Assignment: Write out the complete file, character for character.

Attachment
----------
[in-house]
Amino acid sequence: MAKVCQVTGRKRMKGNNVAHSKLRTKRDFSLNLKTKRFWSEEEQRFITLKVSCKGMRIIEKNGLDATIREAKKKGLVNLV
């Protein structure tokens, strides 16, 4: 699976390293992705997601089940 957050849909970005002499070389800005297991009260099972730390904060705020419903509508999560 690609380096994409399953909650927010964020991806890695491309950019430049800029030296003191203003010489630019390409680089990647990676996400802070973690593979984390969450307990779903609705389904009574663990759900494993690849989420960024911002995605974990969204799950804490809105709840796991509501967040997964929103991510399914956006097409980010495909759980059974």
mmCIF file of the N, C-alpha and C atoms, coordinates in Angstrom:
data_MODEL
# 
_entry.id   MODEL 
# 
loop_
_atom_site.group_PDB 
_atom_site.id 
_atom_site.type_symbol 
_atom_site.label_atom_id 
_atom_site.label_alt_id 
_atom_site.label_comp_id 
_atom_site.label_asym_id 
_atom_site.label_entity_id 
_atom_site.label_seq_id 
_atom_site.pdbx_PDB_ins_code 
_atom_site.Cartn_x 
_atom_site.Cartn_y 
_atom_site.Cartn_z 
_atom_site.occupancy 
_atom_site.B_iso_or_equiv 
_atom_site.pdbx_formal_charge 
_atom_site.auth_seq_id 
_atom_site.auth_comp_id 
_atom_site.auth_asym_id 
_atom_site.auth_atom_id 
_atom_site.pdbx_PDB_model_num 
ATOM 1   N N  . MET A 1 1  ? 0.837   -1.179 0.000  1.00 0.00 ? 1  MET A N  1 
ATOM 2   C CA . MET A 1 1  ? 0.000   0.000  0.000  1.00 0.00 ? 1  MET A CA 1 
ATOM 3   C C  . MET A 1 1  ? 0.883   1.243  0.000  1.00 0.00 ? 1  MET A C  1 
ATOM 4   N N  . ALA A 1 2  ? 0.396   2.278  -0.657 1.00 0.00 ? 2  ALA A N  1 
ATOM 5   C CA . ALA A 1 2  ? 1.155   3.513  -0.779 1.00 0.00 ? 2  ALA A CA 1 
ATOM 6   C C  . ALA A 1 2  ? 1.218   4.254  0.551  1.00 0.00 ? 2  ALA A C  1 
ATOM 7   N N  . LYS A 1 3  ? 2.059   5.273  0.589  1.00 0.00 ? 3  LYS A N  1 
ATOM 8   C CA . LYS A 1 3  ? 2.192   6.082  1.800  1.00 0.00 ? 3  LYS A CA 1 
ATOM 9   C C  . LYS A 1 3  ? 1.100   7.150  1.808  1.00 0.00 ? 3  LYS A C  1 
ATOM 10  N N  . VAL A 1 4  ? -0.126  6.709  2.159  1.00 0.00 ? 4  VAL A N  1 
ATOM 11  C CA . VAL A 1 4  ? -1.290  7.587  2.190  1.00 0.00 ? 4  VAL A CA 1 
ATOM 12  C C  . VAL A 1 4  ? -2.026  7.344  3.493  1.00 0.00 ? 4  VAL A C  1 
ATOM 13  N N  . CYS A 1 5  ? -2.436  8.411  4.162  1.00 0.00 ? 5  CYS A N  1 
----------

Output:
[in-house]
Amino acid sequence: MAKVCQVTGRKRMKGNNVAHSKLRTKRDFSLNLKTKRFWSEEEQRFITLKVSCKGMRIIEKNGLDATIREAKKKGLVNLV
């Protein structure tokens, strides 16, 4: 699976390293992705997601089940 957050849909970005002499070389800005297991009260099972730390904060705020419903509508999560 690609380096994409399953909650927010964020991806890695491309950019430049800029030296003191203003010489630019390409680089990647990676996400802070973690593979984390969450307990779903609705389904009574663990759900494993690849989420960024911002995605974990969204799950804490809105709840796991509501967040997964929103991510399914956006097409980010495909759980059974």
mmCIF file of the N, C-alpha and C atoms, coordinates in Angstrom:
data_MODEL
# 
_entry.id   MODEL 
# 
loop_
_atom_site.group_PDB 
_atom_site.id 
_atom_site.type_symbol 
_atom_site.label_atom_id 
_atom_site.label_alt_id 
_atom_site.label_comp_id 
_atom_site.label_asym_id 
_atom_site.label_entity_id 
_atom_site.label_seq_id 
_atom_site.pdbx_PDB_ins_code 
_atom_site.Cartn_x 
_atom_site.Cartn_y 
_atom_site.Cartn_z 
_atom_site.occupancy 
_atom_site.B_iso_or_equiv 
_atom_site.pdbx_formal_charge 
_atom_site.auth_seq_id 
_atom_site.auth_comp_id 
_atom_site.auth_asym_id 
_atom_site.auth_atom_id 
_atom_site.pdbx_PDB_model_num 
ATOM 1   N N  . MET A 1 1  ? 0.837   -1.179 0.000  1.00 0.00 ? 1  MET A N  1 
ATOM 2   C CA . MET A 1 1  ? 0.000   0.000  0.000  1.00 0.00 ? 1  MET A CA 1 
ATOM 3   C C  . MET A 1 1  ? 0.883   1.243  0.000  1.00 0.00 ? 1  MET A C  1 
ATOM 4   N N  . ALA A 1 2  ? 0.396   2.278  -0.657 1.00 0.00 ? 2  ALA A N  1 
ATOM 5   C CA . ALA A 1 2  ? 1.155   3.513  -0.779 1.00 0.00 ? 2  ALA A CA 1 
ATOM 6   C C  . ALA A 1 2  ? 1.218   4.254  0.551  1.00 0.00 ? 2  ALA A C  1 
ATOM 7   N N  . LYS A 1 3  ? 2.059   5.273  0.589  1.00 0.00 ? 3  LYS A N  1 
ATOM 8   C CA . LYS A 1 3  ? 2.192   6.082  1.800  1.00 0.00 ? 3  LYS A CA 1 
ATOM 9   C C  . LYS A 1 3  ? 1.100   7.150  1.808  1.00 0.00 ? 3  LYS A C  1 
ATOM 10  N N  . VAL A 1 4  ? -0.126  6.709  2.159  1.00 0.00 ? 4  VAL A N  1 
ATOM 11  C CA . VAL A 1 4  ? -1.290  7.587  2.190  1.00 0.00 ? 4  VAL A CA 1 
ATOM 12  C C  . VAL A 1 4  ? -2.026  7.344  3.493  1.00 0.00 ? 4  VAL A C  1 
ATOM 13  N N  . CYS A 1 5  ? -2.436  8.411  4.162  1.00 0.00 ? 5  CYS A N  1 